Terahertz radiation (range between microwaves and far infrared) penetrates the air and materials, which do not contain water, such as plastic, wood, cement, paper, fabrics and many others. As it passes through successive layers, part of the waves is reflected from their surfaces, creating a sequence of pulses separated by time difference, which can be used for precise and non-invasive calculations of the thickness of the tested coats (more about mechanism on the example of TBC topcoats measurements). Therefore terahertz radiation are already used in the automotive industry – to test the thickness of paints, or in the aviation – to estimate the wear of coatings that protect aircraft turbines from heating up.
Interestingly, the unique feature of the radiation in 0,1 – 2 THz frequency range is that there is a high disparity between liquid water absorption and ice absorption. Ice is 100 times more permeable to the radiation than liquid water*. This creates the possibility of using terahertz waves also In food industry.
Scientists from the Technical University of Denmark (DUT) in cooperation with a fishing company – Royal Greenland, are working on a technology, which uses this range of radiation to measure the thickness of the glaze (thin ice layer) on frozen food.
Niels Bøknæ, process developer at Royal Greenland explains why an even layer of ice on the frozen prawns is so important:
“The glazing protects the prawns from unwanted chemical changes. As long as the prawns are frozen, it’s not so much about food safety, but more about quality. The ice glazing prolongs the shelf life, because—without it—the prawns would dry out and not taste very good. We glaze by spraying water from nozzles on the deep-frozen prawns. The glazing is done with differences in process parameters. Maybe the water from the water nozzles is slightly too hot or cold, and the size of the prawns may vary a little. This means that the glazing thickness is not completely constant, and it’s really a challenge to control the glazing content in the practical production.”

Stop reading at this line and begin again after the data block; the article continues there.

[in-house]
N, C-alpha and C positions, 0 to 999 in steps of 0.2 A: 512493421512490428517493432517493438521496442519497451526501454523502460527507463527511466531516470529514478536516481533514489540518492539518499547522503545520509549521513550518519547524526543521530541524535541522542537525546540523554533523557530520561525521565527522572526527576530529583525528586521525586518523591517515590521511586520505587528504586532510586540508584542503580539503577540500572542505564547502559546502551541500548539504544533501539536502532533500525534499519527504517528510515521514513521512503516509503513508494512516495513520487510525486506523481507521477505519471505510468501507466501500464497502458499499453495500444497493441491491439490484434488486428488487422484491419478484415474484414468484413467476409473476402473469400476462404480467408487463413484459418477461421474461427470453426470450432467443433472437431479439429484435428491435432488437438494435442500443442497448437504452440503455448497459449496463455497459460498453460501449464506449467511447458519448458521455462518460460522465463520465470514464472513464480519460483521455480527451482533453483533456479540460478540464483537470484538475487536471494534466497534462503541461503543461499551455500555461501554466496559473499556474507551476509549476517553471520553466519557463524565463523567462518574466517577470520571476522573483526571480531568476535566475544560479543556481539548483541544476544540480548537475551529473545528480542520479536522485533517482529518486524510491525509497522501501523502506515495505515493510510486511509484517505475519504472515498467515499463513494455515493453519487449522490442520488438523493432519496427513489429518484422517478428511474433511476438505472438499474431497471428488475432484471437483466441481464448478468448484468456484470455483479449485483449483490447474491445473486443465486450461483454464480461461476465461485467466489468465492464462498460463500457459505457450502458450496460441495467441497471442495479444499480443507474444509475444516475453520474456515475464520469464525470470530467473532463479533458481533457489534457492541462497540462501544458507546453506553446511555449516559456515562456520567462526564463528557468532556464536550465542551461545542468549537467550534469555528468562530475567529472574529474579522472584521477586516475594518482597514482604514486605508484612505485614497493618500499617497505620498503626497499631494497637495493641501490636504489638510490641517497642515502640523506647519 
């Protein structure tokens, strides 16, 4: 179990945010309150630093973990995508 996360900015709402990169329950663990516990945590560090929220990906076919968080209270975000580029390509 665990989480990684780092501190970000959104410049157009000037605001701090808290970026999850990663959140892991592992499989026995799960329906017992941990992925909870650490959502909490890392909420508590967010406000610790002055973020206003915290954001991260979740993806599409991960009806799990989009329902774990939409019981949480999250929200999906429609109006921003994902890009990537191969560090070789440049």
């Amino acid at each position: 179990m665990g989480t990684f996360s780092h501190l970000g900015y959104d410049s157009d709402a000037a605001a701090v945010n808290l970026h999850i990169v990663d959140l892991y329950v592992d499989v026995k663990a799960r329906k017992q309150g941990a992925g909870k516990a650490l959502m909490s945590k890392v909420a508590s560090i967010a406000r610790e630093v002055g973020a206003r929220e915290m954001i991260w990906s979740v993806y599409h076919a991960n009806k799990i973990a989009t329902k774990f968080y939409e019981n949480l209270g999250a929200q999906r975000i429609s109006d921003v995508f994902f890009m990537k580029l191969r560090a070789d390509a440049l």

Such a products are usually sold by weight, disregarding the weight of ice. Therefore, when customer buys 200 g of frozen seafood, he should receive at least 200 g of the defrosted products. In order to minimize unfavorable deviations from desired weight – for the client or the producer and to ensure good quality of food, the glazing process should be monitored. Currently checks are carried out selectively, without automatically adjusting the thickness of the ice to the size of the products.
Scientists in the GLAZE research project are trying to refine the method of measuring thickness using terahertz radiation and reduce the costs of whole system.
“We started with a system that cost 1.5 million Danish kroner. If we’re to use the technology in the food industry, the price of our terahertz system must come down a lot. So we looked at whether we could produce a more inexpensive version by replacing the most expensive components with cheaper versions based on well-known semiconductor technology” says Simon Lehnskov Lange – postdoc at Department of Photonics Engineering (DTU Fotonik).
The researchers receive help from FORCE Technology, where the role of the Centre for Applied Photonics includes ensuring commercialization of Danish, photonics-based technology.
A prototype model, ready for testing, that could be put into mass production in the future, is likely to appear by the end of 2021.